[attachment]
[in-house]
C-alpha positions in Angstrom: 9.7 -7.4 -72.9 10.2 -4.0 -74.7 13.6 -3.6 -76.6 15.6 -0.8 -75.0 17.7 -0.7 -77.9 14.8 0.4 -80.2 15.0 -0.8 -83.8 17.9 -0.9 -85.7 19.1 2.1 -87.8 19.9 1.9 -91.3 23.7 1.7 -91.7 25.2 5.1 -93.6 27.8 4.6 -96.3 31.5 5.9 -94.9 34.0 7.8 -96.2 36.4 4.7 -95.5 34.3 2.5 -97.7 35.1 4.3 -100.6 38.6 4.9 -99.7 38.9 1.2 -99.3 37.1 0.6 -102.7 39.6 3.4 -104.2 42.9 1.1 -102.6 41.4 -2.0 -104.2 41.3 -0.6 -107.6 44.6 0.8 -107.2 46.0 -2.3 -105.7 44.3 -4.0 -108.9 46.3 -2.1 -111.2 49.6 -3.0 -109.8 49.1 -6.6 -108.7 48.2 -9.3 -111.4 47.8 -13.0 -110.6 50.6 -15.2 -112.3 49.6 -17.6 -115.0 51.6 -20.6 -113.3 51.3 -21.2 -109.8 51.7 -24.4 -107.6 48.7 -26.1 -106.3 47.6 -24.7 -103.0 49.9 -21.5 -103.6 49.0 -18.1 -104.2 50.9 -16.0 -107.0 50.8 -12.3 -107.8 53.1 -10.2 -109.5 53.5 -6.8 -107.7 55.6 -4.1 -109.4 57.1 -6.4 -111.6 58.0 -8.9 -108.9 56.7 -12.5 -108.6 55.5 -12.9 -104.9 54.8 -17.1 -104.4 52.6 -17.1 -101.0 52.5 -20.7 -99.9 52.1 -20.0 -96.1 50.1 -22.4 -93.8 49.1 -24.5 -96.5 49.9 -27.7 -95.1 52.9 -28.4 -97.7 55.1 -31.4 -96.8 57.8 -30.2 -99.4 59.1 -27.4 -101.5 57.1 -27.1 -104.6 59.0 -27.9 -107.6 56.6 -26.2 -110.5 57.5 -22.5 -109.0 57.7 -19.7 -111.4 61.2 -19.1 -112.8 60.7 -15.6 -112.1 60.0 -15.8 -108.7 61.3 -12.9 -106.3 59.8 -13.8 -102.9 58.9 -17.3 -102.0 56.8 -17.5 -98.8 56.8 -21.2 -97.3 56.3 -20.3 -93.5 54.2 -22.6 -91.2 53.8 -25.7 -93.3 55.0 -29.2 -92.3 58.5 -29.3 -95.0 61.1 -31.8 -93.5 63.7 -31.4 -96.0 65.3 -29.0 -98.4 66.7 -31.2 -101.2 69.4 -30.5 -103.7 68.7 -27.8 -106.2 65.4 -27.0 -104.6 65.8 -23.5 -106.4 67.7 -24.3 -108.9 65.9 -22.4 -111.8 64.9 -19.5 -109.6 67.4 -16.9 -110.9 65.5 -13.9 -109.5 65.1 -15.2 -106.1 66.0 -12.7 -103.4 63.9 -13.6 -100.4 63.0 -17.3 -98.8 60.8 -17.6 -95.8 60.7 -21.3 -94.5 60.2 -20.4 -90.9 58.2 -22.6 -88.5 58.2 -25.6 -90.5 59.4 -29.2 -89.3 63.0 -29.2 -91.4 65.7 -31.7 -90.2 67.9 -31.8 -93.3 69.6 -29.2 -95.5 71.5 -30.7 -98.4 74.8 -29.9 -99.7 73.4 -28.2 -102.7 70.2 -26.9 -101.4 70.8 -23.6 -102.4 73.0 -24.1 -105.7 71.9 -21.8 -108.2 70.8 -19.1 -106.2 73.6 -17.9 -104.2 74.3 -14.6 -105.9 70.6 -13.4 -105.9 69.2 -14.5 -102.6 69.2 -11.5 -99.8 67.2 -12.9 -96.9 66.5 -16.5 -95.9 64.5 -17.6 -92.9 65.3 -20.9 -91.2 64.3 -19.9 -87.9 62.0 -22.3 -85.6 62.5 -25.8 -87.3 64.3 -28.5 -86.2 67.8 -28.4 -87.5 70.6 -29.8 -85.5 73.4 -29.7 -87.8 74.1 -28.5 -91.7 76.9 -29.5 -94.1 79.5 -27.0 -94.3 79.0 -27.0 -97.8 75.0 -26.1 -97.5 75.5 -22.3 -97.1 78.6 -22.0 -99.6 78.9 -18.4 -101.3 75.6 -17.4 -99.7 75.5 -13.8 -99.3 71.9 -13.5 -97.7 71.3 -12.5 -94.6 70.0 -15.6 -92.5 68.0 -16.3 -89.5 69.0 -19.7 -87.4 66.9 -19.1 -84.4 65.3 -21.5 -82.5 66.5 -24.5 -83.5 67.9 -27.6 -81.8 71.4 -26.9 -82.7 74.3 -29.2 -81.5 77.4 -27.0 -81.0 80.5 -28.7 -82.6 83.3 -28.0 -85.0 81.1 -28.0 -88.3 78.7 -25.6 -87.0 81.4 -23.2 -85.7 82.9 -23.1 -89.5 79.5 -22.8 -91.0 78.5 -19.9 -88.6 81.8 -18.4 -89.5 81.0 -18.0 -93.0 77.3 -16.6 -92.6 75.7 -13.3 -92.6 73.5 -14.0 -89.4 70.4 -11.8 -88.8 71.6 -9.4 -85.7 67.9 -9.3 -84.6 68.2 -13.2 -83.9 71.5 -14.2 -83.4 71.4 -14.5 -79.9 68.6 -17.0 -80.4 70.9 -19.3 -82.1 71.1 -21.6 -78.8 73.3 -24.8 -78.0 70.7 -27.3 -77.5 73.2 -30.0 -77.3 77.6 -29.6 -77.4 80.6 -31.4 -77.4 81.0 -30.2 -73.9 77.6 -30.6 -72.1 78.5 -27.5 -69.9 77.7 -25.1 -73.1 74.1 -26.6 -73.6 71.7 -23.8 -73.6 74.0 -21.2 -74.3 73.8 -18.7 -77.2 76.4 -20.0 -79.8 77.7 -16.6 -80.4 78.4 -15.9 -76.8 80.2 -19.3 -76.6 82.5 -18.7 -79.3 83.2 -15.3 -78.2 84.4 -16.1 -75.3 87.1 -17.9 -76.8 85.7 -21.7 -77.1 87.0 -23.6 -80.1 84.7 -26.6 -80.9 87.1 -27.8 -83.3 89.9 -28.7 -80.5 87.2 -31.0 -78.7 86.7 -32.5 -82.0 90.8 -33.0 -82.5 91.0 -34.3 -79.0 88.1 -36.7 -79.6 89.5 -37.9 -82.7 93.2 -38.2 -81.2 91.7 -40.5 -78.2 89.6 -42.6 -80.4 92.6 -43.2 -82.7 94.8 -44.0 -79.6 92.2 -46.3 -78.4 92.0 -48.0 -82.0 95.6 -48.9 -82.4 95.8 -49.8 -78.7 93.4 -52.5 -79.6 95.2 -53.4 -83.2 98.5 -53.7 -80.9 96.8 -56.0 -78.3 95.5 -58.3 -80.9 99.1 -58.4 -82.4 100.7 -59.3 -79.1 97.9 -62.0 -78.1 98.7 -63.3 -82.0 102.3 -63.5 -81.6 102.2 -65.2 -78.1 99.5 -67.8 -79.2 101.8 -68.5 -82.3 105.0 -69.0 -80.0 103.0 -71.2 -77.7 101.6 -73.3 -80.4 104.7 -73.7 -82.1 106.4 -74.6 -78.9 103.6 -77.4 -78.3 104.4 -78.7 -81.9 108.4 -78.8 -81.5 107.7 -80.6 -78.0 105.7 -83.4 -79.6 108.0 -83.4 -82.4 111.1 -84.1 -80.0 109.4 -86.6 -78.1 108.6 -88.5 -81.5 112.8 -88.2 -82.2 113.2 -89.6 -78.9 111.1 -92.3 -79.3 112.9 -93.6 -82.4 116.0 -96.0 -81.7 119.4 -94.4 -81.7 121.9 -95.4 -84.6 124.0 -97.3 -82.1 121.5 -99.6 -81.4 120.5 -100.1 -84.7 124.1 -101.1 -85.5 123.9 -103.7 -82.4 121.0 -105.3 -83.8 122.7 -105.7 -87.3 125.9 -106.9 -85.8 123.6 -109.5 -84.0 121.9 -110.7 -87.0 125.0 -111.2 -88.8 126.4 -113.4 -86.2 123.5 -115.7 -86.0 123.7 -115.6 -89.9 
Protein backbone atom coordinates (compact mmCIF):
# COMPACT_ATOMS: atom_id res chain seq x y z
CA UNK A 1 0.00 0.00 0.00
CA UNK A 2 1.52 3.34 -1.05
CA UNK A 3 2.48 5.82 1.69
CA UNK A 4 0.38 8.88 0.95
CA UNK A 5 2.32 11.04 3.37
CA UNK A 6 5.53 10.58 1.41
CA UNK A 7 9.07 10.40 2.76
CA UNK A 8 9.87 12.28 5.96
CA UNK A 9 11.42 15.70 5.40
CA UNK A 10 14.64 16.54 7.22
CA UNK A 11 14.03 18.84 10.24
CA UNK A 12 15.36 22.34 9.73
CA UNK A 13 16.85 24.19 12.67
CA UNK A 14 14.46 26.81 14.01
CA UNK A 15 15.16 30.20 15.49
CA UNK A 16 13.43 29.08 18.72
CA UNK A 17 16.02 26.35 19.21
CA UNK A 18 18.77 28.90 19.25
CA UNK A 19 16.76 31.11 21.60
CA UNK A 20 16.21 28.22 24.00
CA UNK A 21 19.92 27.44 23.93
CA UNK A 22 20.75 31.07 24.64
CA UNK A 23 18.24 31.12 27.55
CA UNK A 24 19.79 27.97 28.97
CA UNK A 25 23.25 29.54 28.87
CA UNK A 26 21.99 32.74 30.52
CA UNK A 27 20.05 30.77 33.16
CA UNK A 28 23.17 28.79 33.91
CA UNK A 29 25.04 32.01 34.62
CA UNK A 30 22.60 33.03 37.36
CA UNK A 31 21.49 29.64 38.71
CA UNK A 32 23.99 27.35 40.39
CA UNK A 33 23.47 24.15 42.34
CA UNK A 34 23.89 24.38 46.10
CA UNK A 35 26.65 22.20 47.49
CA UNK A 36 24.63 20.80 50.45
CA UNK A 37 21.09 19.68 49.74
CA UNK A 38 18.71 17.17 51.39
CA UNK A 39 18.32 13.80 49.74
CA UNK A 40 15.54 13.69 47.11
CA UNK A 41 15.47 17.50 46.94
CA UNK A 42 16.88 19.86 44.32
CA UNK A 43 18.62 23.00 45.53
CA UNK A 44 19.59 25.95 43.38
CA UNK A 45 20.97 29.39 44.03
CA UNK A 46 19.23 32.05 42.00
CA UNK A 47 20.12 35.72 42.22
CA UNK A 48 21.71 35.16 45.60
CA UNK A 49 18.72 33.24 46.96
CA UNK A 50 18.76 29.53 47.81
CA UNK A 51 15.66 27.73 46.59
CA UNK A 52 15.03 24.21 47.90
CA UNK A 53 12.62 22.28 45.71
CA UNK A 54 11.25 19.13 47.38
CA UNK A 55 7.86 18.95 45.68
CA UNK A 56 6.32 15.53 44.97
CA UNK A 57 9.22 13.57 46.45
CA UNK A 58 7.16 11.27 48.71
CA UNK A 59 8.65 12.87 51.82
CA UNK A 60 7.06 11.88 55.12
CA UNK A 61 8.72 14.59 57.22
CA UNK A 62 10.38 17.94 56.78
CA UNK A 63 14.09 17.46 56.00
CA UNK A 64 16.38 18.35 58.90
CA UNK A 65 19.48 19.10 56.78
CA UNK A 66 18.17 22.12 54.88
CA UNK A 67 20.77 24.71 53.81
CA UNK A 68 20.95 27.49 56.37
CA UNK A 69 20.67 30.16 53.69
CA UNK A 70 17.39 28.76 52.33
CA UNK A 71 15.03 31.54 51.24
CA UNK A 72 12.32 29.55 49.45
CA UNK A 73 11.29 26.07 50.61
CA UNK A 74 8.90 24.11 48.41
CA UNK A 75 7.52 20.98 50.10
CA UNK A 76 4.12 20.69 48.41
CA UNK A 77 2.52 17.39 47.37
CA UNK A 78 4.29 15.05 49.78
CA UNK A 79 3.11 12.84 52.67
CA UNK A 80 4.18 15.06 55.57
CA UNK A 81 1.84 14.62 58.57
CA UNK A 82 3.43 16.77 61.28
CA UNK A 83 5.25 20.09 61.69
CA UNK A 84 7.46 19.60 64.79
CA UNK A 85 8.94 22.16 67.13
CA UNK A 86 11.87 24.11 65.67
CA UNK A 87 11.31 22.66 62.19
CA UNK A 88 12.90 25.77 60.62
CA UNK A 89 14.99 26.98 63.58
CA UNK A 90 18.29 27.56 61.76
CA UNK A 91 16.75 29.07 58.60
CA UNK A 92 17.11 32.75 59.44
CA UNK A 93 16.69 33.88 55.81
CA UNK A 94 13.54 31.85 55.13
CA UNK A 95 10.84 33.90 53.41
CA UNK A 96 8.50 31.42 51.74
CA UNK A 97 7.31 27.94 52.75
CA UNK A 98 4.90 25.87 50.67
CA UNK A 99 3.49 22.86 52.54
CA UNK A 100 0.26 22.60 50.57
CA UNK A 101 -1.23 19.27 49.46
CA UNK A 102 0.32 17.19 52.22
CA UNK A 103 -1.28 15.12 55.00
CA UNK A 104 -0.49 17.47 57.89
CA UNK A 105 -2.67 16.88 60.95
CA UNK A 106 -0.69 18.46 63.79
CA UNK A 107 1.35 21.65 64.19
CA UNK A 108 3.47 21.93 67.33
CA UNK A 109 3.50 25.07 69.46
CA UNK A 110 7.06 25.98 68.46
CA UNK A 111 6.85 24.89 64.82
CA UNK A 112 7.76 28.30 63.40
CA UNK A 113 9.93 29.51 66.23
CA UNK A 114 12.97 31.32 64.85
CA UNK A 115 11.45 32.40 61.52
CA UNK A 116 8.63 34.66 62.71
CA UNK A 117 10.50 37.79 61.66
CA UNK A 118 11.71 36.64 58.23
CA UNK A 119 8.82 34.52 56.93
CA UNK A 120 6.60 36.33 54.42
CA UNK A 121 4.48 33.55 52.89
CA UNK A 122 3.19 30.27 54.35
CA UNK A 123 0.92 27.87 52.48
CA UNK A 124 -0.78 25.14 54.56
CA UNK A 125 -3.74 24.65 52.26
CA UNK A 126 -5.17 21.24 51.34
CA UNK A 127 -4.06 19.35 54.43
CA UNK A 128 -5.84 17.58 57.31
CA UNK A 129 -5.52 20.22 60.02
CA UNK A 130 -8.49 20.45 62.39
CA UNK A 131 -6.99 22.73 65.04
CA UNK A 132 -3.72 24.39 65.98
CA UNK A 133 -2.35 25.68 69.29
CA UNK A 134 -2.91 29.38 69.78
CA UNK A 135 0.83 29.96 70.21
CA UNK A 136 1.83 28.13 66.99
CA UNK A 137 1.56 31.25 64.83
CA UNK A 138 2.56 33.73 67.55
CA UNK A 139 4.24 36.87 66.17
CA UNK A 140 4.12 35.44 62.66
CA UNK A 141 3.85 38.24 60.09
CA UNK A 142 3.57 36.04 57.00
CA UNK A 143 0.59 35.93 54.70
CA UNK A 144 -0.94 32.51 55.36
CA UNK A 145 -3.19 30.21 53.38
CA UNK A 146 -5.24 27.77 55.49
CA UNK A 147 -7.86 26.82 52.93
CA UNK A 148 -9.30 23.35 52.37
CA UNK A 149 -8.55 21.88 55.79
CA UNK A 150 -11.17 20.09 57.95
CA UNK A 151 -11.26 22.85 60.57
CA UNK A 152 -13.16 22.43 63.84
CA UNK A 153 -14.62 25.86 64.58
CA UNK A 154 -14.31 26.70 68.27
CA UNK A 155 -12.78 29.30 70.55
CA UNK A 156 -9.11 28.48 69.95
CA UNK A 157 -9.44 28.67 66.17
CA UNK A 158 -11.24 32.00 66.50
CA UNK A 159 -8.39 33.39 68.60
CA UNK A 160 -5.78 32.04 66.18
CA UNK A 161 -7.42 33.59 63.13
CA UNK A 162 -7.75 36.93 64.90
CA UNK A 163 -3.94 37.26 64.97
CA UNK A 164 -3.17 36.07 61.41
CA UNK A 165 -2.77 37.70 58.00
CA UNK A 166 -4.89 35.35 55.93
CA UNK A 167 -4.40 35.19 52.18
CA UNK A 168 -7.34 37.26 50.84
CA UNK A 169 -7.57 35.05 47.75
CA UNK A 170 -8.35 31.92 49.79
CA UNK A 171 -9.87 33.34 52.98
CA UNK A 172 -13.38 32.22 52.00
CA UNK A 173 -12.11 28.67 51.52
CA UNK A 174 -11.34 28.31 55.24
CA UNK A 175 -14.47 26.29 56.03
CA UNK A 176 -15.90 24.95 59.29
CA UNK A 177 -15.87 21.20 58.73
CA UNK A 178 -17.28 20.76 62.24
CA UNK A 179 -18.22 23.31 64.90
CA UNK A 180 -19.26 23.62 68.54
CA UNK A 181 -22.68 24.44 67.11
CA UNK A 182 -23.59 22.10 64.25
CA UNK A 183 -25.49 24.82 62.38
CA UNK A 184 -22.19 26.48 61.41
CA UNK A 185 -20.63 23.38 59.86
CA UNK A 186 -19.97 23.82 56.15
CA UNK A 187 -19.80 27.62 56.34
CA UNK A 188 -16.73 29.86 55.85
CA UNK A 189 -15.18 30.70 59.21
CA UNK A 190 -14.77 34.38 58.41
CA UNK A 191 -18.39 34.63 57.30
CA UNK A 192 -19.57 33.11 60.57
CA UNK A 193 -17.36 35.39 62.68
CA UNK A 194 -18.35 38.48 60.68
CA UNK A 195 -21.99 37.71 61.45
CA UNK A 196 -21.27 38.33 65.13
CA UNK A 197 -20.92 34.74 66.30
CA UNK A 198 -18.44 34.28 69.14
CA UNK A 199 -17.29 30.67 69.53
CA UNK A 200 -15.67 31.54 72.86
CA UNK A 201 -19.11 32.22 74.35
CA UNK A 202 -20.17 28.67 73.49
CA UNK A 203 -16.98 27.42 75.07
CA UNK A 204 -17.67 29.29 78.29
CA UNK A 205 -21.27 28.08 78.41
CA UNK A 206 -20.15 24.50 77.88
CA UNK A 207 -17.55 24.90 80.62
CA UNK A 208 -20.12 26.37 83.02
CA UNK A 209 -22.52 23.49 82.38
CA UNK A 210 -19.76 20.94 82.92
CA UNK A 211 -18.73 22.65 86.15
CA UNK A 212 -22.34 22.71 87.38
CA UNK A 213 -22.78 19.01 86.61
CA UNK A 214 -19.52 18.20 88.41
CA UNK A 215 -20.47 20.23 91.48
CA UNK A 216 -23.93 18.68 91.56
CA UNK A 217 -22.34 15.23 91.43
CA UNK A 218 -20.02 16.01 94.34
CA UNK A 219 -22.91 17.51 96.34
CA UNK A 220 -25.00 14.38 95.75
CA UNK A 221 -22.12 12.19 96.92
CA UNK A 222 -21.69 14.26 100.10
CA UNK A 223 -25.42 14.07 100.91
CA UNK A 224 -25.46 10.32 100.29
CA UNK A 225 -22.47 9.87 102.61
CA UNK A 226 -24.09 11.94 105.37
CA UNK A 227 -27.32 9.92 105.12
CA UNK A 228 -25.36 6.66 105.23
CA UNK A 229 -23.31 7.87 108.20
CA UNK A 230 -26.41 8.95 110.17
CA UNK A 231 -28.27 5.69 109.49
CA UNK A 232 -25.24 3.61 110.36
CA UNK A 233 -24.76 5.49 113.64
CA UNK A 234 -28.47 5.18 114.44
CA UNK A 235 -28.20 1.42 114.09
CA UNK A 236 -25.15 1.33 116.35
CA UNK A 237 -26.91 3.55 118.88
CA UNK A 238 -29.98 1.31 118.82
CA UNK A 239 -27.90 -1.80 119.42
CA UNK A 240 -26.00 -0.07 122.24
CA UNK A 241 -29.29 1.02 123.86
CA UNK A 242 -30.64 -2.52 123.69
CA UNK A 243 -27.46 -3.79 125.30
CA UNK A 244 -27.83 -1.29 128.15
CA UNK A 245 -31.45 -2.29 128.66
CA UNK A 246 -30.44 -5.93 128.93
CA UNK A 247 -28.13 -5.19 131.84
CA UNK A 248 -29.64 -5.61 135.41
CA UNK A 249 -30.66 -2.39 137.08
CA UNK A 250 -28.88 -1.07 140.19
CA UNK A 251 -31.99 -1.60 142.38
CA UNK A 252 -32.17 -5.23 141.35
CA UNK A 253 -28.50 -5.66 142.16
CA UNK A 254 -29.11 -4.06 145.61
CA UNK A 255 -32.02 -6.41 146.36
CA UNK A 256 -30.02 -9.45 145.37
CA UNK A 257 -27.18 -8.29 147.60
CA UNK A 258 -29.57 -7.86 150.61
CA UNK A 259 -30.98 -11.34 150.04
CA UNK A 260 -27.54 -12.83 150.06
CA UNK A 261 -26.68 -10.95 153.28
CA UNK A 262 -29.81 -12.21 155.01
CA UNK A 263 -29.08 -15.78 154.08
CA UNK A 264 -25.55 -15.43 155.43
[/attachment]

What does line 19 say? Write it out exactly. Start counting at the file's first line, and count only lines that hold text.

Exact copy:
CA UNK A 15 15.16 30.20 15.49